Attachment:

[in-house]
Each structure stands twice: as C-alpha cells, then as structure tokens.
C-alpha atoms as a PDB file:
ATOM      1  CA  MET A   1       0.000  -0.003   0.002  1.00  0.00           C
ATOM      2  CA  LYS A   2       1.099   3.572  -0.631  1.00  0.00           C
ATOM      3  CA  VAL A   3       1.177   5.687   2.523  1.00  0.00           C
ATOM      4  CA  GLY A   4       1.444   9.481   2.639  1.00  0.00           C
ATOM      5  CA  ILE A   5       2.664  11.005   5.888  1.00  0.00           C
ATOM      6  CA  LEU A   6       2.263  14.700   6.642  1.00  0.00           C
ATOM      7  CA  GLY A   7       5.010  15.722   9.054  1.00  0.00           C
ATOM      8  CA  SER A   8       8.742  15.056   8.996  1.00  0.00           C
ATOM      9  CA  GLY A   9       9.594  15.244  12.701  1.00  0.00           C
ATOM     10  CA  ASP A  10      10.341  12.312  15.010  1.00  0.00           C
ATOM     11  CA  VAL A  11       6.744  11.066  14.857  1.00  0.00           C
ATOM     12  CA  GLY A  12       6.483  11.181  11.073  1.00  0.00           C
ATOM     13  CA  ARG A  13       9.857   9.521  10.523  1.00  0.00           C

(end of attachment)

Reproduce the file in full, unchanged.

[in-house]
Each structure stands twice: as C-alpha cells, then as structure tokens.
C-alpha atoms as a PDB file:
ATOM      1  CA  MET A   1       0.000  -0.003   0.002  1.00  0.00           C
ATOM      2  CA  LYS A   2       1.099   3.572  -0.631  1.00  0.00           C
ATOM      3  CA  VAL A   3       1.177   5.687   2.523  1.00  0.00           C
ATOM      4  CA  GLY A   4       1.444   9.481   2.639  1.00  0.00           C
ATOM      5  CA  ILE A   5       2.664  11.005   5.888  1.00  0.00           C
ATOM      6  CA  LEU A   6       2.263  14.700   6.642  1.00  0.00           C
ATOM      7  CA  GLY A   7       5.010  15.722   9.054  1.00  0.00           C
ATOM      8  CA  SER A   8       8.742  15.056   8.996  1.00  0.00           C
ATOM      9  CA  GLY A   9       9.594  15.244  12.701  1.00  0.00           C
ATOM     10  CA  ASP A  10      10.341  12.312  15.010  1.00  0.00           C
ATOM     11  CA  VAL A  11       6.744  11.066  14.857  1.00  0.00           C
ATOM     12  CA  GLY A  12       6.483  11.181  11.073  1.00  0.00           C
ATOM     13  CA  ARG A  13       9.857   9.521  10.523  1.00  0.00           C